Hello, my name is Frankie, short for Francesca, and I’m the person behind Research Arts, the company and the website.
I’ve been involved in market research, both as a client and a practitioner, for over 35 years. I’ve personally conducted thousands of focus groups and trained several successful moderators. I was among the first to do online research, both qualitative and quantitative, app and browser based, and keep current on the new tools and approaches.
I am an emeritus member of the American Marketing Association and founding member of the Qualitative Research Consultants Association.
The Long Story
Do you have a little time? Here’s more…
- I was born in London, graduating from the London School of Economics in applied micro-economics, followed by graduate work at the University of Chicago. I have dual citizenship and have worked in both the US and UK.
- I began my career at Quaker Oats where I was responsible for the research on Aunt Jemima, frozen snacks and pet foods. At that time, Quaker was one of the largest market research departments in the country. We learned research the old-school way – writing and testing questionnaires, coding, writing tab specs and other basic tasks before we were set loose as analysts. In later years, Quaker was a client for over 100 studies on their brands, including Gatorade. I was a part of internal teams to develop new products and look at long-term trends.
- My other client role was with Sears for seven years. I had several assignments, being responsible at different periods for research on home fashions, home improvements, apparel, children’s products, catalog marketing and corporate brand image. I had a staff of analysts on the 35th floor of the Sears Tower, and another office on the 7th floor where I had the dual role as strategic marketing consultant to one of the senior VPs. These were the great days when Sears was the world’s largest retailer. We had a ton of money for research and experimented with new methodologies. I conducted just about every type of study there is, from the first segmentation studies to setting up a databank of home purchases. I would go out into the malls and take over empty stores to set up displays of merchandise in order to do the preference tests that helped the buyers decide what items to put into their lines. And, towards the end of my time there, I started to moderate my own focus groups to increase my skill set, knowing that I wanted to start my own business one day.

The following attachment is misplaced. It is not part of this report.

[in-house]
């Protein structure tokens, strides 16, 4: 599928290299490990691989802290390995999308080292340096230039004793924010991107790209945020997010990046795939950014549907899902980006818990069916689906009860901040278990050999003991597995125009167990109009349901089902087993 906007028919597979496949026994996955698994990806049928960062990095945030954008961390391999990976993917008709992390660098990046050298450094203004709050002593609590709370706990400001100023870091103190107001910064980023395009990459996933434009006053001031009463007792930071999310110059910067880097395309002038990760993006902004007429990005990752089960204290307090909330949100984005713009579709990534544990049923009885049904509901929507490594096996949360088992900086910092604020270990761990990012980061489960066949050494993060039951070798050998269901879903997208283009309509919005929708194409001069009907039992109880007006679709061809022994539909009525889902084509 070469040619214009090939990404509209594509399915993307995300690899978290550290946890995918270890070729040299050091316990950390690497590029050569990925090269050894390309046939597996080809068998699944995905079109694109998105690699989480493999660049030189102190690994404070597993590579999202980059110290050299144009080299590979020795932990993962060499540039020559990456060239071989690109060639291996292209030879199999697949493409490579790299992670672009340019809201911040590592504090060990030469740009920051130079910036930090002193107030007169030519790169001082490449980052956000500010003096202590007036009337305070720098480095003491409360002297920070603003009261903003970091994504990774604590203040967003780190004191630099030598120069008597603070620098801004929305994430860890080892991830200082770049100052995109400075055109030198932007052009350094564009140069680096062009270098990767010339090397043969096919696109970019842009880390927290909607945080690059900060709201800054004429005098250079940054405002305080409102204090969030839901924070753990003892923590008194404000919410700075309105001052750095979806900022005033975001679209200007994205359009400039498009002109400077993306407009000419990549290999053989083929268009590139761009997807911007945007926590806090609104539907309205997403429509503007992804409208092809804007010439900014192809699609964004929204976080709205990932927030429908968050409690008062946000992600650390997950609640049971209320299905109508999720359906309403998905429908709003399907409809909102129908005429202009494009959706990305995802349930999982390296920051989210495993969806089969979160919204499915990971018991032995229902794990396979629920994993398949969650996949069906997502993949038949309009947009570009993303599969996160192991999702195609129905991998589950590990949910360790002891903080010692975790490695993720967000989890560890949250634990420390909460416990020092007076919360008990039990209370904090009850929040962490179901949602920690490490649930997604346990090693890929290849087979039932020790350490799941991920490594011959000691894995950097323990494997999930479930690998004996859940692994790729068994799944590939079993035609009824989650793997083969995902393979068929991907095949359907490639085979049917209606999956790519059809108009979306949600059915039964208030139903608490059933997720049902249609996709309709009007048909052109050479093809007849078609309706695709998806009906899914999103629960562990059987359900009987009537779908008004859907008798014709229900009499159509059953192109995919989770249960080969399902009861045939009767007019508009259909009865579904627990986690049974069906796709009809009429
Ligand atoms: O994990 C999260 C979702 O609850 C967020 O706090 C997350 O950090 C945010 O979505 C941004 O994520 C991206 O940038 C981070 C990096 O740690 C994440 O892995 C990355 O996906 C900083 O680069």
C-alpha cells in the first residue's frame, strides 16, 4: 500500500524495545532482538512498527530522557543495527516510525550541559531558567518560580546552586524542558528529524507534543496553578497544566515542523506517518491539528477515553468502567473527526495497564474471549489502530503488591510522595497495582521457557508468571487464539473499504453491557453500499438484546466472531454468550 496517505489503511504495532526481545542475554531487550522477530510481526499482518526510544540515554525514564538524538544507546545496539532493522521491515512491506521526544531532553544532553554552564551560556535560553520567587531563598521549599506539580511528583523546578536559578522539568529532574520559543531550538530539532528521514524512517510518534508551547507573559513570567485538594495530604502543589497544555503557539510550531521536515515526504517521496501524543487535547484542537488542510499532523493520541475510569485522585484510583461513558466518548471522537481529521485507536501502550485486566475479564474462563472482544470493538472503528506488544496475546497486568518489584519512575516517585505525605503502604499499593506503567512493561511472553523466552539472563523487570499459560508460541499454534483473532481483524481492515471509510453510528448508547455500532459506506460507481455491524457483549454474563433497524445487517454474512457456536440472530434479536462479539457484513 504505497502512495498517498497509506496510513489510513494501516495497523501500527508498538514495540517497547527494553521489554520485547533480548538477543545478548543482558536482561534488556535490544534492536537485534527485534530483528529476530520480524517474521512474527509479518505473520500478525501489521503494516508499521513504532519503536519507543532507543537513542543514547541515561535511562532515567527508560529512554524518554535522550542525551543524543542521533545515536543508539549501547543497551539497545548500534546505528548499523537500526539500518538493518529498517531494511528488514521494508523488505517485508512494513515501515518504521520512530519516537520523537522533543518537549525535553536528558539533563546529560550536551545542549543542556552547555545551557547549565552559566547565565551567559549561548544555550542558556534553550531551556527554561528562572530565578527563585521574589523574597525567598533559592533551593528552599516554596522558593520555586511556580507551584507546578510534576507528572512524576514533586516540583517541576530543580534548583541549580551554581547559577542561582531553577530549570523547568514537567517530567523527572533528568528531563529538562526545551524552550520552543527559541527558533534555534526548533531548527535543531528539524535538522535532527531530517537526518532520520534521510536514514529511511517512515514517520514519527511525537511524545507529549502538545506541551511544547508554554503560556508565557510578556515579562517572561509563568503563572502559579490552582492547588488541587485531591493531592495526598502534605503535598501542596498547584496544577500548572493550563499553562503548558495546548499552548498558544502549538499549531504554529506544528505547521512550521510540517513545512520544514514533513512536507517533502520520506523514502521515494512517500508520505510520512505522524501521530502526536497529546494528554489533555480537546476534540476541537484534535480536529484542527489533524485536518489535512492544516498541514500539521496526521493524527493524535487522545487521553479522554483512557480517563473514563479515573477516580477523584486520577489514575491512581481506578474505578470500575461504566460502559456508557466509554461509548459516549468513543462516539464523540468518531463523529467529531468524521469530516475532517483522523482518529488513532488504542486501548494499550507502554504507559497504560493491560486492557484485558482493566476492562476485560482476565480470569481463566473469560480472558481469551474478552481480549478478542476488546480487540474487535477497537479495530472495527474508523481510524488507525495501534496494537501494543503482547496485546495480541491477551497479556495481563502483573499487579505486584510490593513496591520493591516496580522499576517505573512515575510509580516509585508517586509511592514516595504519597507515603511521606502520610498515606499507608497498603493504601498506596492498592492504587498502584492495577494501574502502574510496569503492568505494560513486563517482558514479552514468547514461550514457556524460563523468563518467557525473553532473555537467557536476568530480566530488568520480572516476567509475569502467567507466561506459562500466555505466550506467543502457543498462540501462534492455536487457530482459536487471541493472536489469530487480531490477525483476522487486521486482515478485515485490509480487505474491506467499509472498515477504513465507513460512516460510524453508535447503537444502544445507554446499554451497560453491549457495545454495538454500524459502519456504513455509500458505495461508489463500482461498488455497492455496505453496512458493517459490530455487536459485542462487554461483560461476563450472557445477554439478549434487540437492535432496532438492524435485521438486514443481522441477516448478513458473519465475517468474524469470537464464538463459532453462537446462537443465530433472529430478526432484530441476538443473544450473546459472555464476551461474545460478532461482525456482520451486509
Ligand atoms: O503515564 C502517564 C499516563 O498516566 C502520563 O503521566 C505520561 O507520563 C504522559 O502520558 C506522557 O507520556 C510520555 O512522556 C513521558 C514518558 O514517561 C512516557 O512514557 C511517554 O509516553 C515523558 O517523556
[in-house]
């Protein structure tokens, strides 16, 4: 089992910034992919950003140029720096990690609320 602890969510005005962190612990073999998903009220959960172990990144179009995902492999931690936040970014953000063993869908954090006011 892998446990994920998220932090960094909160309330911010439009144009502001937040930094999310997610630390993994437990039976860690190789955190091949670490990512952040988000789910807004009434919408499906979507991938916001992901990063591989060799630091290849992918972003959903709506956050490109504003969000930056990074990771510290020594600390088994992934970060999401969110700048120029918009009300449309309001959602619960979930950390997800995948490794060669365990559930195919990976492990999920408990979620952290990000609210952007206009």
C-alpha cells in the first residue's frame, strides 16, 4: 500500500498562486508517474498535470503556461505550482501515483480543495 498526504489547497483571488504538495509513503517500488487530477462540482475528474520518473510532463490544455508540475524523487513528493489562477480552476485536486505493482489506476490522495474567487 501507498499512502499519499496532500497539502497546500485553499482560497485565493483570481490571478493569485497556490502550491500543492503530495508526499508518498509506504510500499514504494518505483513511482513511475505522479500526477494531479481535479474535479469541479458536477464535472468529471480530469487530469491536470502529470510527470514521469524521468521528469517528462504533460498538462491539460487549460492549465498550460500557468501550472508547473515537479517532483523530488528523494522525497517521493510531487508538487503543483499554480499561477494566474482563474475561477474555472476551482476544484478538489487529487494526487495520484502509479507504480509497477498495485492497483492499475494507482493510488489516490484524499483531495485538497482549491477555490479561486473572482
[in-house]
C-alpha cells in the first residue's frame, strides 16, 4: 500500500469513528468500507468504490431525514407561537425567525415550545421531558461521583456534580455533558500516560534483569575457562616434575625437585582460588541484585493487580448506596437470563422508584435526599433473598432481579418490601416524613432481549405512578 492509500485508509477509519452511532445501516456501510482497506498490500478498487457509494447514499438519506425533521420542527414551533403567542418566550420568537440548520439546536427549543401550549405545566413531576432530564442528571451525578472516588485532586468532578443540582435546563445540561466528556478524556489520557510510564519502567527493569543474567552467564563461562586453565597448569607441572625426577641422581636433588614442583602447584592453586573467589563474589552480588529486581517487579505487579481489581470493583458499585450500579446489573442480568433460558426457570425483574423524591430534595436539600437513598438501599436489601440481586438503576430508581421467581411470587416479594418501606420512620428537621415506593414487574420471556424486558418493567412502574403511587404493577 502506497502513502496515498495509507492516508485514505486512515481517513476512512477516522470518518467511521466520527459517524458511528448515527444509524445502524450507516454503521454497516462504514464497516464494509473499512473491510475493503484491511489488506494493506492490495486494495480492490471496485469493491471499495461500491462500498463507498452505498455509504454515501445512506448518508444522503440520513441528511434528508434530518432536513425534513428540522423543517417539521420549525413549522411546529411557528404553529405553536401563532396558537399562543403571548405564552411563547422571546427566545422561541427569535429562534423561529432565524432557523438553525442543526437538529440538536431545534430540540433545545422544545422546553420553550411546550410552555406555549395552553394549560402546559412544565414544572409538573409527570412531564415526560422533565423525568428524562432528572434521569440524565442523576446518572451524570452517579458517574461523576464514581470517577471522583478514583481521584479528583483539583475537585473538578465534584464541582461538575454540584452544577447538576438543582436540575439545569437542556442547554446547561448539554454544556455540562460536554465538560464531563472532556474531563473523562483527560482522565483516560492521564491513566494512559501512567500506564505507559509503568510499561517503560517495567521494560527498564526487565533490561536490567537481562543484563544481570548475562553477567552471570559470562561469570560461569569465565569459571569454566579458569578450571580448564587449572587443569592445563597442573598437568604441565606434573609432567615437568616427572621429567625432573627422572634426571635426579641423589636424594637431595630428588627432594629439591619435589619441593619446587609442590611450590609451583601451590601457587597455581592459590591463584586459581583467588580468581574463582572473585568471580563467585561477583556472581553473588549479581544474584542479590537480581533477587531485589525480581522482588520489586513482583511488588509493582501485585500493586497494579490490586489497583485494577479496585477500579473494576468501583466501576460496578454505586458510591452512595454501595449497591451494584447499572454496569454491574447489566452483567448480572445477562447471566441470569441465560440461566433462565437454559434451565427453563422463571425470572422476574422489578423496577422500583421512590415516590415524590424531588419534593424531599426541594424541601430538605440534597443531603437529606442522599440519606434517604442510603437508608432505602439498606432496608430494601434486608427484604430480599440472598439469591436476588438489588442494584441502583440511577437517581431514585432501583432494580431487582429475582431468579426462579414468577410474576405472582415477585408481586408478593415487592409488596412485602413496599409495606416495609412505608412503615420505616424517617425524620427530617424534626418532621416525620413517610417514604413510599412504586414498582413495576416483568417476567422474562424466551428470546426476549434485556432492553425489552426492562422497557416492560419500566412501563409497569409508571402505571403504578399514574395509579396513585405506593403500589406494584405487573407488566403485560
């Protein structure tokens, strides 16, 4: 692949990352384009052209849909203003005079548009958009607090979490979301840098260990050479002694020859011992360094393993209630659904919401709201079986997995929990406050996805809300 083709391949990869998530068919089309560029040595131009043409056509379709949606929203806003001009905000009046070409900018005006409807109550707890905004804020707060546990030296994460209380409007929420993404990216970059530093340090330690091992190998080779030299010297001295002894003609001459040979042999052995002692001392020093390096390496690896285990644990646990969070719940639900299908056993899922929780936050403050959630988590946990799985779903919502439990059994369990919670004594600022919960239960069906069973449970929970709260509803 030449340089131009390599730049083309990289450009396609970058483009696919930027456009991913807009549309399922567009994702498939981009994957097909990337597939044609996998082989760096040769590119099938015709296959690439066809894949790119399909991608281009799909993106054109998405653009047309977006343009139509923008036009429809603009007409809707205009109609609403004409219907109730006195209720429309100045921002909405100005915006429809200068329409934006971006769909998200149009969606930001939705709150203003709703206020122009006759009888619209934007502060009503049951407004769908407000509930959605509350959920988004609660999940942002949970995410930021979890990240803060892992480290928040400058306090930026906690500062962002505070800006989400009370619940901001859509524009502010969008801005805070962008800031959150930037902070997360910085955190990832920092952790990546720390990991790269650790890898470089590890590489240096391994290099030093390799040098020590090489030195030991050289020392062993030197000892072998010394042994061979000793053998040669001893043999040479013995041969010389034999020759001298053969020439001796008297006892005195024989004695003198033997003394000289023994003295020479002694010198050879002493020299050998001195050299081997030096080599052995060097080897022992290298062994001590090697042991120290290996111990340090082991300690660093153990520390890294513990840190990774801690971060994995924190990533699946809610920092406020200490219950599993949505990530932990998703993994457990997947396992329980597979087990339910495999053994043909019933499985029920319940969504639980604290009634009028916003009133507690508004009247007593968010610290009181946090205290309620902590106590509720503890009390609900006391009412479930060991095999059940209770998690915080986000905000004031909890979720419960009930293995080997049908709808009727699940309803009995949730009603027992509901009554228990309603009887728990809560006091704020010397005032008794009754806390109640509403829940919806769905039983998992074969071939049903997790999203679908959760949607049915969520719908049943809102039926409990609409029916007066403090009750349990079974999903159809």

- That day came in 1984 when I started Research Arts, a firm primarily dedicated to qualitative research. We quickly grew as I hired and trained several moderators, though I was still actively doing the research myself as well. We found ourselves having difficulty controlling the availability and quality of the focus group facilities in Chicago at the time. And so, in 1986, we opened a state-of-the-art, four room facility in Oak Brook and our own recruiting division. We had a lot of business, almost $7 million in 1989, which made us one of the largest qualitative firms at the time. This was a time when the average four group study sold for $10,000!
- We were also innovative for the time. I bought the first Mac for the office through the University of Chicago beta program in 1984, and eventually we had Macs throughout the office. This was huge since it meant that every moderator could type their own reports, cutting turn-around by days. We also introduced the concept of SuperGroups, and used professional actors as part of our development of ideation techniques.
- By 1990, I was running a firm with 45 employees, 3 offices, huge expenses and a lot of stress. Moreover, I had two young children and a difficult personal life. When my husband died in 1991, I began the long process of dismantling what I had built. Moderators were leaving to start families or their own firms and I didn’t replace them. Eventually, in 1997, I “sold” the focus group facility to employees and reconfigured Research Arts as a much smaller firm. The big change came when I accepted the position as Executive VP of Millward Brown, heading up their US qualitative division. Before joining them, I closed up Research Arts and gave up my office space and assistants. But nothing was as it seemed. I lasted 2 weeks then resigned.
- After that, I happily downsized the company. I have had a loyal group of clients, most notably the Boston Consulting Group, Petsmart, Morgan Stanley, the Tribune Group, St. Jude Medical, and several start-ups and non-profits. I’ve written and lectured on consumer trends and green marketing, and worked with folks in consumer insights, product development and design, human resources and tech.
- I’ve always been a bit of a nerd when it comes to new technology. I had a car phone in 1987 (giant case in the trunk). I did the first concept testing for Prodigy, which predated AOL and the web. I’ve been online since 1992, using the bulletin boards that were popular then. I’m still a bit of a tech nerd. I started a personal blog in the late nineties and have been writing online since then. I design my own web sites, write code and love doing it. I’m excited about finding ways to integrate the new tools with the best of the old.